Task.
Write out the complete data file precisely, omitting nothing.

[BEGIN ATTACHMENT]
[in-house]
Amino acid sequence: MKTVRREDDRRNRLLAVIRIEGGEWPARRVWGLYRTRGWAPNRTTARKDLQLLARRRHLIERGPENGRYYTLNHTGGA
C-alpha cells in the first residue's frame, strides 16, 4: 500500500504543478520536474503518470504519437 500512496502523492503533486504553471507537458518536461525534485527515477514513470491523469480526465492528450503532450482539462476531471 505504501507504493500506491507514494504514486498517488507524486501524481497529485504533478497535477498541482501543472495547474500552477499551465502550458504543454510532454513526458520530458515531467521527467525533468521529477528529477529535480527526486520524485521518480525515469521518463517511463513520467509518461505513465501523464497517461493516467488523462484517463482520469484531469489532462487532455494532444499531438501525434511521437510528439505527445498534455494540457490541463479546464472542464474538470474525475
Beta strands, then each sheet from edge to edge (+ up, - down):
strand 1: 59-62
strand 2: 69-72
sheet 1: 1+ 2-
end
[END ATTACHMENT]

[in-house]
Amino acid sequence: MKTVRREDDRRNRLLAVIRIEGGEWPARRVWGLYRTRGWAPNRTTARKDLQLLARRRHLIERGPENGRYYTLNHTGGA
C-alpha cells in the first residue's frame, strides 16, 4: 500500500504543478520536474503518470504519437 500512496502523492503533486504553471507537458518536461525534485527515477514513470491523469480526465492528450503532450482539462476531471 505504501507504493500506491507514494504514486498517488507524486501524481497529485504533478497535477498541482501543472495547474500552477499551465502550458504543454510532454513526458520530458515531467521527467525533468521529477528529477529535480527526486520524485521518480525515469521518463517511463513520467509518461505513465501523464497517461493516467488523462484517463482520469484531469489532462487532455494532444499531438501525434511521437510528439505527445498534455494540457490541463479546464472542464474538470474525475
Beta strands, then each sheet from edge to edge (+ up, - down):
strand 1: 59-62
strand 2: 69-72
sheet 1: 1+ 2-
end